Posted on June 18, 2012
Standing at the brink of a couple of months away from parish ministry I had a sensation of what might best be described as “existential vertigo.” What would I do with this time? I had some intentions—reading, writing, sitting, studying—but no ministry, none of the work from which I receive so much of my meaning and identity. It wasn’t an unpleasant feeling, but it was a bit unexpected and unsettling. And on reflection, I suspect it was/is not an uncommon feeling for persons nearing any major change in their lives. Though retirement is not in my immediate future, at 64 it’s within view, and this sensation will no doubt return in force at that time. In the meantime, it was a revelation of the depth of ministry as part of my identity, an indication of this occupation as vocation.
This being unsettled is not at all a bad thing. Though not especially comfortable, it has brought with it insight (or rather clearer sight) as to who I have become over the past 35 years. I have moved from having a job as a minister to being a minister. (Those who know me would be neither surprised at that truth nor the long delay in its discovery. J )
This is a transition I have sought to ignore and resist through much of my time in the ministry. There are probably a number of reasons for this—little about us is as apparent or simple as it seems—but the one that comes most quickly to mind is that it was not completely my agenda/intention. My mother was so pleased with the idea of my being a minister that it crowded out much my own “ownership” of the choice. Though the decision was mine, there was always that strong sense of how much this mattered to her. I want to tell you, dear reader, at 64 it’s a little embarrassing to realize/admit the degree to which I have lived my life as a “mama’s boy.” 1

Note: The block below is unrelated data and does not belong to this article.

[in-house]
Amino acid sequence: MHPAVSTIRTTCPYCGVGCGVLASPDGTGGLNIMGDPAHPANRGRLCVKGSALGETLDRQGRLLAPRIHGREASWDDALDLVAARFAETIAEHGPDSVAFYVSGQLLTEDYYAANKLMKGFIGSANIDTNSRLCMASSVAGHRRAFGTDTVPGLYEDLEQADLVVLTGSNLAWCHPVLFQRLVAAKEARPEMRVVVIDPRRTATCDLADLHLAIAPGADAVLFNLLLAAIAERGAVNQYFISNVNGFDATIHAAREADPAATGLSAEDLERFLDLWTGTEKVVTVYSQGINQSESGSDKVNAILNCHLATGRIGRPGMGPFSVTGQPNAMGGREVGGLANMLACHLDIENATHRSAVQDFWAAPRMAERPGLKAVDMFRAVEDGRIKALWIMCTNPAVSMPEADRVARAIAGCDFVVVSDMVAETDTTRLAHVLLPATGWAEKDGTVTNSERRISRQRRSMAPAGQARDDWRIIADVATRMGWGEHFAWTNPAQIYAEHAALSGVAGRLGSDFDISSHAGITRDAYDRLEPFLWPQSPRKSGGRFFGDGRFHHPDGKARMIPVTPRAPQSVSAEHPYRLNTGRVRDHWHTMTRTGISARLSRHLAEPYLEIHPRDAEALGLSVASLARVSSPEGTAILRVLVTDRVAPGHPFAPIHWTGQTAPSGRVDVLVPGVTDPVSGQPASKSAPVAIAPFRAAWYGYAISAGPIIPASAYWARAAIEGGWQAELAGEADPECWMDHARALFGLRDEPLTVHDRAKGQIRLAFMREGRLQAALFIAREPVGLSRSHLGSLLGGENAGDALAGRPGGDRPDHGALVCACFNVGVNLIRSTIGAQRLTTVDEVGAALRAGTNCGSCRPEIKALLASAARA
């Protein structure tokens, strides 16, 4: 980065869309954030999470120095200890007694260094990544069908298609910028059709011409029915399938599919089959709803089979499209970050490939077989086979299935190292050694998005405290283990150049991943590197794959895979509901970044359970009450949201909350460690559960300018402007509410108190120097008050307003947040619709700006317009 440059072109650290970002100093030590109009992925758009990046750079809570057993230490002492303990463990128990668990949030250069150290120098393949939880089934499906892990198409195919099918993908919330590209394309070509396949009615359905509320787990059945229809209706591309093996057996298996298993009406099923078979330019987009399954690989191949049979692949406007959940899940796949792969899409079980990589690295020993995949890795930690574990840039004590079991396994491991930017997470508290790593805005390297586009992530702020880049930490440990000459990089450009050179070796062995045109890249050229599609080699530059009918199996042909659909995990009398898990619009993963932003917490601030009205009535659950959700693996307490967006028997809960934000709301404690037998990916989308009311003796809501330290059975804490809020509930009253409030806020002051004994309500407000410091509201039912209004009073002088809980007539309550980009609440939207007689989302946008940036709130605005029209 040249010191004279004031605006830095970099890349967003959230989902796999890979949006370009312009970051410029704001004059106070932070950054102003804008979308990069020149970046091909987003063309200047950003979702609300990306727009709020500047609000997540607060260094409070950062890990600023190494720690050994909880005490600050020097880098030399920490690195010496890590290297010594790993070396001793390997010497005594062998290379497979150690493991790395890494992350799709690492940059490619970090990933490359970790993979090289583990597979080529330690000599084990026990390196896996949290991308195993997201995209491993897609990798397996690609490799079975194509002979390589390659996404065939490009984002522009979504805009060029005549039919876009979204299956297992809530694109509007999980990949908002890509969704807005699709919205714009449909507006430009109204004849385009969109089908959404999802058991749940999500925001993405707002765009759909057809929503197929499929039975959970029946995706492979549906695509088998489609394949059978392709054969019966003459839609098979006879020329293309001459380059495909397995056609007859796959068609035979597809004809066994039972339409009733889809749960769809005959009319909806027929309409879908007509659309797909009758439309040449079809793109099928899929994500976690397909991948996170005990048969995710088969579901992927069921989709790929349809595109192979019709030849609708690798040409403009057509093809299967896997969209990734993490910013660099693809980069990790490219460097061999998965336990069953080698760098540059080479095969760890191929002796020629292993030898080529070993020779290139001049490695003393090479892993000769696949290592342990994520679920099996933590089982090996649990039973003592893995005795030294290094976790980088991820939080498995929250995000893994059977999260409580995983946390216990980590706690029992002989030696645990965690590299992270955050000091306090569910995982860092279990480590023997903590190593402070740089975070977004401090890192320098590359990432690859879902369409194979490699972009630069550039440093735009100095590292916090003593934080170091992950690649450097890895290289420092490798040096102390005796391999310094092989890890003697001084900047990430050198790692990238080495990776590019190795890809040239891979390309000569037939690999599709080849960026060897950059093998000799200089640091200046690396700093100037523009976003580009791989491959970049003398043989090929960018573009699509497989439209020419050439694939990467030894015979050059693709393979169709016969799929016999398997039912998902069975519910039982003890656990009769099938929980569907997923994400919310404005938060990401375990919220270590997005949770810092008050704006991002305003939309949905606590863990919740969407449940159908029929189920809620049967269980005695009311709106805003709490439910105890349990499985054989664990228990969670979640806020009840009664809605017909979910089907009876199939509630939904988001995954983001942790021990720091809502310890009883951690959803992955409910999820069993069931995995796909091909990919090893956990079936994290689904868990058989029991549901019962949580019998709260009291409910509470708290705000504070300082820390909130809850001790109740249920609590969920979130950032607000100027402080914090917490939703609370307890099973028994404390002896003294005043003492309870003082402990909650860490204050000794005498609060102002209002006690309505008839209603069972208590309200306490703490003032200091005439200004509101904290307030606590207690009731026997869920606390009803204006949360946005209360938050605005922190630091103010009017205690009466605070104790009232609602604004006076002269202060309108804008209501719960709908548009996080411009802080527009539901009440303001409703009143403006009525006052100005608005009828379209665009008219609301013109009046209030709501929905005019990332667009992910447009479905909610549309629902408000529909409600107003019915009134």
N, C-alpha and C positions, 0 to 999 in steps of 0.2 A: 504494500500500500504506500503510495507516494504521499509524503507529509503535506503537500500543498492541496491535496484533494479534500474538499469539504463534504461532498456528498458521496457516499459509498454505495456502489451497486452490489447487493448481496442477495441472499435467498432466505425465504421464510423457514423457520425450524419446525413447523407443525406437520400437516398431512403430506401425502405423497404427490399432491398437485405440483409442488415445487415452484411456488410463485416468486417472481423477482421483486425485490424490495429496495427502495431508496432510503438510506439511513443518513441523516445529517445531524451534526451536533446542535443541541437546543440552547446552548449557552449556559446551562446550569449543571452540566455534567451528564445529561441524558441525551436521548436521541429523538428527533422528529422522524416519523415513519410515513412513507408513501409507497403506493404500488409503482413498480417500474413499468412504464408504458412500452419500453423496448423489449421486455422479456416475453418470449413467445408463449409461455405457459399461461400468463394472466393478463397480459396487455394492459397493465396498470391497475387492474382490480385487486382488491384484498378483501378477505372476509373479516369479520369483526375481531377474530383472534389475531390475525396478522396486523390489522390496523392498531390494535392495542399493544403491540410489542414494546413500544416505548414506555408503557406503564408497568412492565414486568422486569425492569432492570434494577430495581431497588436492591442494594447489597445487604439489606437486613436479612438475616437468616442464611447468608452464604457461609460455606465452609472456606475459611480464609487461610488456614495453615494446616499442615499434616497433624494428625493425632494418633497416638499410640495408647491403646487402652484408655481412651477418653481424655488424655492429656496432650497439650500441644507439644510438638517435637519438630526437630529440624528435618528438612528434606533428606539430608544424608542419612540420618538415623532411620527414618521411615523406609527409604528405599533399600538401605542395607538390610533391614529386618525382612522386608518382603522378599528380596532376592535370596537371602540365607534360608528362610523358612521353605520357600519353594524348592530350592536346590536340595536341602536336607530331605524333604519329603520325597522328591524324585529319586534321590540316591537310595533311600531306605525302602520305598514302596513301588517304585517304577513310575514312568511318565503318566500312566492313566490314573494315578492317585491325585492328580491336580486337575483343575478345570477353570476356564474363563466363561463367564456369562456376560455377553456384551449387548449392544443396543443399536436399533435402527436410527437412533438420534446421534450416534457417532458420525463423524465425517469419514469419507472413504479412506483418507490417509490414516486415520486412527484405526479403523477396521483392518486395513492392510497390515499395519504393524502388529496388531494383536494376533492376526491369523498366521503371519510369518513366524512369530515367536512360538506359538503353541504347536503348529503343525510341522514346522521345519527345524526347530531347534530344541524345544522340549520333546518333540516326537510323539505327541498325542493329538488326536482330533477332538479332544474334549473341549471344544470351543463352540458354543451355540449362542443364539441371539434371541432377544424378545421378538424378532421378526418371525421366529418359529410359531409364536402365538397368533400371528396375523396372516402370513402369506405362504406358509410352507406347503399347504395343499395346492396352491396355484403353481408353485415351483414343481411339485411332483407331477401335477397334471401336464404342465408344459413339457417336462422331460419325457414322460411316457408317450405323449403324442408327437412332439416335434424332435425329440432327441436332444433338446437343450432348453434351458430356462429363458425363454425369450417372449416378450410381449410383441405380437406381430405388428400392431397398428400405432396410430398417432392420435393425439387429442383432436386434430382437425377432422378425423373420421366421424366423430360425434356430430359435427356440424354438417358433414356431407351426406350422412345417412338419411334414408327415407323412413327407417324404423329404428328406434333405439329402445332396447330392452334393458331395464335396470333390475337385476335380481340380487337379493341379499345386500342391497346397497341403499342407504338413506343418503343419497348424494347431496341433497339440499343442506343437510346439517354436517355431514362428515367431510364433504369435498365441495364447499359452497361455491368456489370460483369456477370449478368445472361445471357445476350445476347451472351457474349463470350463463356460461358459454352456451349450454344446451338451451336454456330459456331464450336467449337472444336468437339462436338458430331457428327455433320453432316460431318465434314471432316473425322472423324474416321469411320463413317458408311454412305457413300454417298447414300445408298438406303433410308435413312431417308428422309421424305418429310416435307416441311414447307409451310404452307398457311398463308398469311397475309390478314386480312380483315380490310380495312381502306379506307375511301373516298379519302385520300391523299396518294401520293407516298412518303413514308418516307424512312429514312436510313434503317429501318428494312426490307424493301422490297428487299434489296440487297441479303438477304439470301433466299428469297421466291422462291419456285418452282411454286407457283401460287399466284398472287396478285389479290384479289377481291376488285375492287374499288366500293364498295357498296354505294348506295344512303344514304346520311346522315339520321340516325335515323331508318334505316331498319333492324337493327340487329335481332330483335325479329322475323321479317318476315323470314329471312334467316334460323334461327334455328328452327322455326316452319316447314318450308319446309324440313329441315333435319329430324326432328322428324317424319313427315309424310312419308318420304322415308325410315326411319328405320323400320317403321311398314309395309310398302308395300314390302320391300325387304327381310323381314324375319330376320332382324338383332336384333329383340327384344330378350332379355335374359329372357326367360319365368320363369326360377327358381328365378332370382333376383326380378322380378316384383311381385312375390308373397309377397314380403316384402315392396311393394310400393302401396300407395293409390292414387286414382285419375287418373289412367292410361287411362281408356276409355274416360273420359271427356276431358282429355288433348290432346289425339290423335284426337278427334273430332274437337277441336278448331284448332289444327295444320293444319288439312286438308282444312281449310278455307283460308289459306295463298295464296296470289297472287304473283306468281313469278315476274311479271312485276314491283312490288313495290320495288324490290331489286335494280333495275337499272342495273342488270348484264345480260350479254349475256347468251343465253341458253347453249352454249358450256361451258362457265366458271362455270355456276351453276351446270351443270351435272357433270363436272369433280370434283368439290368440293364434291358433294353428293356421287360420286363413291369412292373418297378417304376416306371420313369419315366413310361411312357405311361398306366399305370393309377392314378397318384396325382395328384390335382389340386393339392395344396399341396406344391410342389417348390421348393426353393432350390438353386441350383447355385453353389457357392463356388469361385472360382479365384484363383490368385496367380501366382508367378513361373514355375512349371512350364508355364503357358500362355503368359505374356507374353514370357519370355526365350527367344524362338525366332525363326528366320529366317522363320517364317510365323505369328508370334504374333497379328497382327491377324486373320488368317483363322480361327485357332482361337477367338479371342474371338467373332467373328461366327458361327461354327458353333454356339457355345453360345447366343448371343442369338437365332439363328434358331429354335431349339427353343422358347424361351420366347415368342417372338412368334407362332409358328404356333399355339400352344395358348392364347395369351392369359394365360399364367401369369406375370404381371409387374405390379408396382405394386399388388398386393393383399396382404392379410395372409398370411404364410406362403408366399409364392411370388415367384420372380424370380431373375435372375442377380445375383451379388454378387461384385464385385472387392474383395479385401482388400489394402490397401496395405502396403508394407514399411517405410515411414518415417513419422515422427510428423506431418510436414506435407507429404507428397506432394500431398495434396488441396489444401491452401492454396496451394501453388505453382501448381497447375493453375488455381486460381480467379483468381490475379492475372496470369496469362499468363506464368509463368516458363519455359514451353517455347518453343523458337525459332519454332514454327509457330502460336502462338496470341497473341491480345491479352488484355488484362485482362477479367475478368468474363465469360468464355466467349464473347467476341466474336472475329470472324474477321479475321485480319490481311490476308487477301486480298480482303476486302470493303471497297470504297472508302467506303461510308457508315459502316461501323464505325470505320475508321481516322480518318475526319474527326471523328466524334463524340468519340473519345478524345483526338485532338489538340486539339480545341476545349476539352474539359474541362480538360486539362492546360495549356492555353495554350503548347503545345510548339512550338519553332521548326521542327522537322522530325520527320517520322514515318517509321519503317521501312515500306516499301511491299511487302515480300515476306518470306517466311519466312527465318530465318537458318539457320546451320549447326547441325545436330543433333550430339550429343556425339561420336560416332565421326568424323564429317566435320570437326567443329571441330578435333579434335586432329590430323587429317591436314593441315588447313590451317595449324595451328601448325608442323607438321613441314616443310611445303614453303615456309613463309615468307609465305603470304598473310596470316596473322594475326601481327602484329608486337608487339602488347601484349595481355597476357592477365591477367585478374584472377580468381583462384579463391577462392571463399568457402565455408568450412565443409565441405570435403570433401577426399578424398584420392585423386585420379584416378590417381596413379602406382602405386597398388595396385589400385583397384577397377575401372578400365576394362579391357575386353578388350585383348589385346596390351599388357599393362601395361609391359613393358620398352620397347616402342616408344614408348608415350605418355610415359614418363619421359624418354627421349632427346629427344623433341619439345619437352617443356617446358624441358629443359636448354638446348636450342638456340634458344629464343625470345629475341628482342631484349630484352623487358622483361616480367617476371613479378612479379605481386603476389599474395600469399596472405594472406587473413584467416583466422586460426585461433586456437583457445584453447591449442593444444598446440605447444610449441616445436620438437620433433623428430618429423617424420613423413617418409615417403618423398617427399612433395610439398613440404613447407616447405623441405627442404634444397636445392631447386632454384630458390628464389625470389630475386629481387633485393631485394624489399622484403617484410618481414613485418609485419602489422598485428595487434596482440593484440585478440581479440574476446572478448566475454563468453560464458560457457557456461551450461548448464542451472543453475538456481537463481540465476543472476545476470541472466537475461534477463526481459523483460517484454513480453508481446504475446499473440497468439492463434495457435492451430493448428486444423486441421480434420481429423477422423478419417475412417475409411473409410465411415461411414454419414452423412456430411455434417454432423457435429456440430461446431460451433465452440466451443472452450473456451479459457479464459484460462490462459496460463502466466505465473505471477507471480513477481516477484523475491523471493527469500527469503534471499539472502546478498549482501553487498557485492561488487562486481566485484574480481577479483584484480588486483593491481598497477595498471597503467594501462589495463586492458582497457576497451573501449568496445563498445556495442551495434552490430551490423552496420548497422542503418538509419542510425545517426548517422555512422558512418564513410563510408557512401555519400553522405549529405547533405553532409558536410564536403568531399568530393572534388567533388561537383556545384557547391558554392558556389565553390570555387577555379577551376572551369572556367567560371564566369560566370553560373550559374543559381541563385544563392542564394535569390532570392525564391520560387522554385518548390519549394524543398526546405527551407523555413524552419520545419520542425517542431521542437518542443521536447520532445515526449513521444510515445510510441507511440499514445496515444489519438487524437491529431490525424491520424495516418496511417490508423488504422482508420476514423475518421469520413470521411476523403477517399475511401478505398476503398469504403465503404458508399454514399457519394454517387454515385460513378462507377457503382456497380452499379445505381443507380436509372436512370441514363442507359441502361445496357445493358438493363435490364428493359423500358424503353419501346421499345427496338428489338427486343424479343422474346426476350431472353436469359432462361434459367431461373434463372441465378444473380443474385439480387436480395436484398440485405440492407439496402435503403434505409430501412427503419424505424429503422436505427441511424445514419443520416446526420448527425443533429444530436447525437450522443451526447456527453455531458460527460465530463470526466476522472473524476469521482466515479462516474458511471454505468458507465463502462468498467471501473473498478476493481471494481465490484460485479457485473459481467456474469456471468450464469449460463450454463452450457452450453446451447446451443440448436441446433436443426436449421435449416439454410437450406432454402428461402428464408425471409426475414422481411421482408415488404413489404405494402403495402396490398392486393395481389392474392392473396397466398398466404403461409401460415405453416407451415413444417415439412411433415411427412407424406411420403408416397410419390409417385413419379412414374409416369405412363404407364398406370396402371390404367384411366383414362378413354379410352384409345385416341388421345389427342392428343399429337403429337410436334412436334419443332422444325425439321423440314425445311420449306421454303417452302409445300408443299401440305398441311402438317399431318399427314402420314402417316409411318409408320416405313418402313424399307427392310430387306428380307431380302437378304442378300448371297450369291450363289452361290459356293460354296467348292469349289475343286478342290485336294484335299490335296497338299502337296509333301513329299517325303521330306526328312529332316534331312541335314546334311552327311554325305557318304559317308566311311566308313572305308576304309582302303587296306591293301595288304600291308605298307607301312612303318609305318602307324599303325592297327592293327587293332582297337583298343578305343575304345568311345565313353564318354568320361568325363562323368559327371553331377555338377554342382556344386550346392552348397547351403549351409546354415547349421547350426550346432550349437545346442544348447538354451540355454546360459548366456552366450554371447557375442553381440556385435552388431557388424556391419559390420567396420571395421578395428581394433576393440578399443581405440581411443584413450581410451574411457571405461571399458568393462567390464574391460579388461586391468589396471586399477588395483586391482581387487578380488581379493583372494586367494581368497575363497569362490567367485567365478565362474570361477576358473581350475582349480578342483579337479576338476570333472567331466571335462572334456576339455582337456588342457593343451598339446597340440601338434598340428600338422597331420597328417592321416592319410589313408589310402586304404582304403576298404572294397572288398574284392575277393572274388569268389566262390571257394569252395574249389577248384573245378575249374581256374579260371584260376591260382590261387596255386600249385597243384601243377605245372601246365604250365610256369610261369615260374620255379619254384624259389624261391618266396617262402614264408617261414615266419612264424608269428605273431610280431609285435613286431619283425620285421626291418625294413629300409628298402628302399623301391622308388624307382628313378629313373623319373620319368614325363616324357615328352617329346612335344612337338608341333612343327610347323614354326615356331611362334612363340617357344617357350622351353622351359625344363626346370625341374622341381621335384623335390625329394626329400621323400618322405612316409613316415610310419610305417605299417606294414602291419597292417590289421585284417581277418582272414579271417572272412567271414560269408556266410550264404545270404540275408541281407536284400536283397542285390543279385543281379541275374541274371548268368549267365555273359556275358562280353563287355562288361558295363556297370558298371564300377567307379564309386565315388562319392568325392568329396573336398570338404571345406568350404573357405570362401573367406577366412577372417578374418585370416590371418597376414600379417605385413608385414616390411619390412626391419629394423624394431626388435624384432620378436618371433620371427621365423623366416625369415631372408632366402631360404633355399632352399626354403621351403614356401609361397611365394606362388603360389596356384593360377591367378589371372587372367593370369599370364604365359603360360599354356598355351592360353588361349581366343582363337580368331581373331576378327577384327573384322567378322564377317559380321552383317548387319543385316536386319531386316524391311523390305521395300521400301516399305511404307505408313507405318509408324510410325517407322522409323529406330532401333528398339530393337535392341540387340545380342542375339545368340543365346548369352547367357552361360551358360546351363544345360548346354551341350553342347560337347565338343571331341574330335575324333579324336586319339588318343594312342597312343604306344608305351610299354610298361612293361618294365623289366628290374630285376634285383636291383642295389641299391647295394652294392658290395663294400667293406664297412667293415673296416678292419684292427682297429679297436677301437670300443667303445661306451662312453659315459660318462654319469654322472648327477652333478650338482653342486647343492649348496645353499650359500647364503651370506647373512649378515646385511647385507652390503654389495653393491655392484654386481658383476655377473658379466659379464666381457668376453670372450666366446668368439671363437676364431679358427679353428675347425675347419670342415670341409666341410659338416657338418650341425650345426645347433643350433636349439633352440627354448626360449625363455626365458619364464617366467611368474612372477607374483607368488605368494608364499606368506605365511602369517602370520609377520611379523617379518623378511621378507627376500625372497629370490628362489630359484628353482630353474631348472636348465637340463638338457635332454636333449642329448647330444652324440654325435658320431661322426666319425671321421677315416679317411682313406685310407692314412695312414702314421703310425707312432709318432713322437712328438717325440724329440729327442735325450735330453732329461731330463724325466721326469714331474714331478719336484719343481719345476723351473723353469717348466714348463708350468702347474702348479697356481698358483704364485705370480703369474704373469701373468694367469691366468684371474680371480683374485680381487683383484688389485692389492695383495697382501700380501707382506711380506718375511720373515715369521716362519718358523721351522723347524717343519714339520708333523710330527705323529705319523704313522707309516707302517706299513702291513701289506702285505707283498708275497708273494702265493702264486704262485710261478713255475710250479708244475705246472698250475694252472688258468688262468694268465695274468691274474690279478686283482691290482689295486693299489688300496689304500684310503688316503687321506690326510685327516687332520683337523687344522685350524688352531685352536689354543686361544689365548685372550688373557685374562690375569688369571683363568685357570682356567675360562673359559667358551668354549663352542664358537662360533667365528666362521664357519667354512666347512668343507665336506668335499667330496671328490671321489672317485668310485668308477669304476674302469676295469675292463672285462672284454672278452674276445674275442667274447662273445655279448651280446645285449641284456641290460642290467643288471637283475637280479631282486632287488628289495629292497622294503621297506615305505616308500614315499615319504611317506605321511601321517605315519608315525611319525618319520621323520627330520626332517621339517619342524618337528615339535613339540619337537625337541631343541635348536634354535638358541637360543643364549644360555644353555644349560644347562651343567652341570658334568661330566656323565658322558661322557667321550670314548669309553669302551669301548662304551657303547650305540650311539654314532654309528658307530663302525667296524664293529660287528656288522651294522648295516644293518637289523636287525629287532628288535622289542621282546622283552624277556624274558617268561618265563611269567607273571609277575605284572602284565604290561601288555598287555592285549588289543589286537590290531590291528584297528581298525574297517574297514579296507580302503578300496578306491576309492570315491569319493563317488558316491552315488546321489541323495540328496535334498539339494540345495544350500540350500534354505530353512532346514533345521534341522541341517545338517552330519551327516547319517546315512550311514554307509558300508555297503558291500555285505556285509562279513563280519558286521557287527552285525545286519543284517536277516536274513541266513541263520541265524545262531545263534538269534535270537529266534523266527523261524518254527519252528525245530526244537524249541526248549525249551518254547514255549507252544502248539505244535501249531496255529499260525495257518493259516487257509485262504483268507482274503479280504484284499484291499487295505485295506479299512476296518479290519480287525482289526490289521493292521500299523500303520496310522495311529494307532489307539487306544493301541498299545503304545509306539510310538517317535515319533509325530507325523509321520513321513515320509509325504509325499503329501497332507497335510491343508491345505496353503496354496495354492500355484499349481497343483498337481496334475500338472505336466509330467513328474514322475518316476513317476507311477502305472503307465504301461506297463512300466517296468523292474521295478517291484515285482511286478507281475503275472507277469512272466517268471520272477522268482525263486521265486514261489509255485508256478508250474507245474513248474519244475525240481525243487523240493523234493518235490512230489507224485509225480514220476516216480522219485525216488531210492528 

I remember years ago having a “discussion” with an Association Minister about whether this enterprise was a “job” or a “vocation.” He opted for the latter and I the former. And I have often spoken of the benefits of this job as a job, 2 and (non)jokingly said that I wouldn’t do it if I weren’t paid (I’m not really sure that is true anymore—if it ever was) and that they wouldn’t pay me if I stopped doing it.
So here I am, admitting a truth about myself against which I still (though to an ever-lessening degree) adolescently rebel, on the brink of that truth being set aside for the time being. I am a minister. It’s not an ink drawing; it’s a dang tattoo. I think it’s going to be an interesting couple of months.
1 What I mean by this is not that my mother told me what to do, but that I have discovered in myself a well-developed sense of obligation to do what I perceive other persons—especially women—want me to do. In particular with regard to my mom and family history, I was raised to make up for my grandfather. So real or perceived, present or distant, (too) much of my ministry has had this ill-conceived orientation. I’ll have more to say about the role of gender in ministry later.
2A business ethics text I used some years ago referred to “vertical” and “horizontal” freedom; the first being a job in which there was a diversity of tasks and the second in which there was a great deal of autonomy. Both of these are indications of job satisfaction. Parish ministry has both a wide variety of tasks and a great deal of autonomy regarding those tasks. I’ll say more about this later (or sooner) also.